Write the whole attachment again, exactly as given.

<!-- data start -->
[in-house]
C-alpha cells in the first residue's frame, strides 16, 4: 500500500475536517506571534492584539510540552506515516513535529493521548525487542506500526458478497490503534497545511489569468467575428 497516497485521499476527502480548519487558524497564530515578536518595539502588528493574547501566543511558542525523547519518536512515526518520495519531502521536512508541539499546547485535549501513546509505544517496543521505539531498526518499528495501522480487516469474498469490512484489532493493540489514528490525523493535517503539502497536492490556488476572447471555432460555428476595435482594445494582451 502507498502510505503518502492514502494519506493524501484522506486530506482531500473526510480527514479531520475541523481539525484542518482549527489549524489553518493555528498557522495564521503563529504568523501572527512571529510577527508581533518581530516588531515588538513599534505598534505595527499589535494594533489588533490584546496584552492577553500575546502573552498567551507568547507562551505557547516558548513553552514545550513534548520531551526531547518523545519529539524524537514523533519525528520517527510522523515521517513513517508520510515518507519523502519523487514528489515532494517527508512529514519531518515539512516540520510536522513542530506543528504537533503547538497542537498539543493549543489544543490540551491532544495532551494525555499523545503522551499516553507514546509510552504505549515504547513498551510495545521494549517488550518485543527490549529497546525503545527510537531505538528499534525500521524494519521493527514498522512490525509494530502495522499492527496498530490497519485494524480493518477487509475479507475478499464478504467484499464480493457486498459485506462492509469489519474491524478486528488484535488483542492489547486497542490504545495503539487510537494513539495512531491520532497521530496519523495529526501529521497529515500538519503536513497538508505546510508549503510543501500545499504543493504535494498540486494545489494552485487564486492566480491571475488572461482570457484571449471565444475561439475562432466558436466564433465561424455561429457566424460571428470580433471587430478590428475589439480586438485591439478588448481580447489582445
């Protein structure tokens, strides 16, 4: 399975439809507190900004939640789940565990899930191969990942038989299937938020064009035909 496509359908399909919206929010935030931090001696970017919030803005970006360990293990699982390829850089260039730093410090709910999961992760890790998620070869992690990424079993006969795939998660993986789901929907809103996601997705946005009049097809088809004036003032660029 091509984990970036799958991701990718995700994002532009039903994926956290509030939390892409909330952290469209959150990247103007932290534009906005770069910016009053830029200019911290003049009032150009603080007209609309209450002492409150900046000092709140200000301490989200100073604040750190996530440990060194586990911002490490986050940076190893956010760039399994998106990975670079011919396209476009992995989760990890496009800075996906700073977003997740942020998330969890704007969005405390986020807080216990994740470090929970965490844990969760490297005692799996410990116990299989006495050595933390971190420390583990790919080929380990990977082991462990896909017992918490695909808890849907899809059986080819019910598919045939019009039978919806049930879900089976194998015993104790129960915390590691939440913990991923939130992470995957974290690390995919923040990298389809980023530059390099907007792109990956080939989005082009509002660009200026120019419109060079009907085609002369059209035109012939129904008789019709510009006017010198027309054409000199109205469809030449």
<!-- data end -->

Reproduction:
[in-house]
C-alpha cells in the first residue's frame, strides 16, 4: 500500500475536517506571534492584539510540552506515516513535529493521548525487542506500526458478497490503534497545511489569468467575428 497516497485521499476527502480548519487558524497564530515578536518595539502588528493574547501566543511558542525523547519518536512515526518520495519531502521536512508541539499546547485535549501513546509505544517496543521505539531498526518499528495501522480487516469474498469490512484489532493493540489514528490525523493535517503539502497536492490556488476572447471555432460555428476595435482594445494582451 502507498502510505503518502492514502494519506493524501484522506486530506482531500473526510480527514479531520475541523481539525484542518482549527489549524489553518493555528498557522495564521503563529504568523501572527512571529510577527508581533518581530516588531515588538513599534505598534505595527499589535494594533489588533490584546496584552492577553500575546502573552498567551507568547507562551505557547516558548513553552514545550513534548520531551526531547518523545519529539524524537514523533519525528520517527510522523515521517513513517508520510515518507519523502519523487514528489515532494517527508512529514519531518515539512516540520510536522513542530506543528504537533503547538497542537498539543493549543489544543490540551491532544495532551494525555499523545503522551499516553507514546509510552504505549515504547513498551510495545521494549517488550518485543527490549529497546525503545527510537531505538528499534525500521524494519521493527514498522512490525509494530502495522499492527496498530490497519485494524480493518477487509475479507475478499464478504467484499464480493457486498459485506462492509469489519474491524478486528488484535488483542492489547486497542490504545495503539487510537494513539495512531491520532497521530496519523495529526501529521497529515500538519503536513497538508505546510508549503510543501500545499504543493504535494498540486494545489494552485487564486492566480491571475488572461482570457484571449471565444475561439475562432466558436466564433465561424455561429457566424460571428470580433471587430478590428475589439480586438485591439478588448481580447489582445
């Protein structure tokens, strides 16, 4: 399975439809507190900004939640789940565990899930191969990942038989299937938020064009035909 496509359908399909919206929010935030931090001696970017919030803005970006360990293990699982390829850089260039730093410090709910999961992760890790998620070869992690990424079993006969795939998660993986789901929907809103996601997705946005009049097809088809004036003032660029 091509984990970036799958991701990718995700994002532009039903994926956290509030939390892409909330952290469209959150990247103007932290534009906005770069910016009053830029200019911290003049009032150009603080007209609309209450002492409150900046000092709140200000301490989200100073604040750190996530440990060194586990911002490490986050940076190893956010760039399994998106990975670079011919396209476009992995989760990890496009800075996906700073977003997740942020998330969890704007969005405390986020807080216990994740470090929970965490844990969760490297005692799996410990116990299989006495050595933390971190420390583990790919080929380990990977082991462990896909017992918490695909808890849907899809059986080819019910598919045939019009039978919806049930879900089976194998015993104790129960915390590691939440913990991923939130992470995957974290690390995919923040990298389809980023530059390099907007792109990956080939989005082009509002660009200026120019419109060079009907085609002369059209035109012939129904008789019709510009006017010198027309054409000199109205469809030449």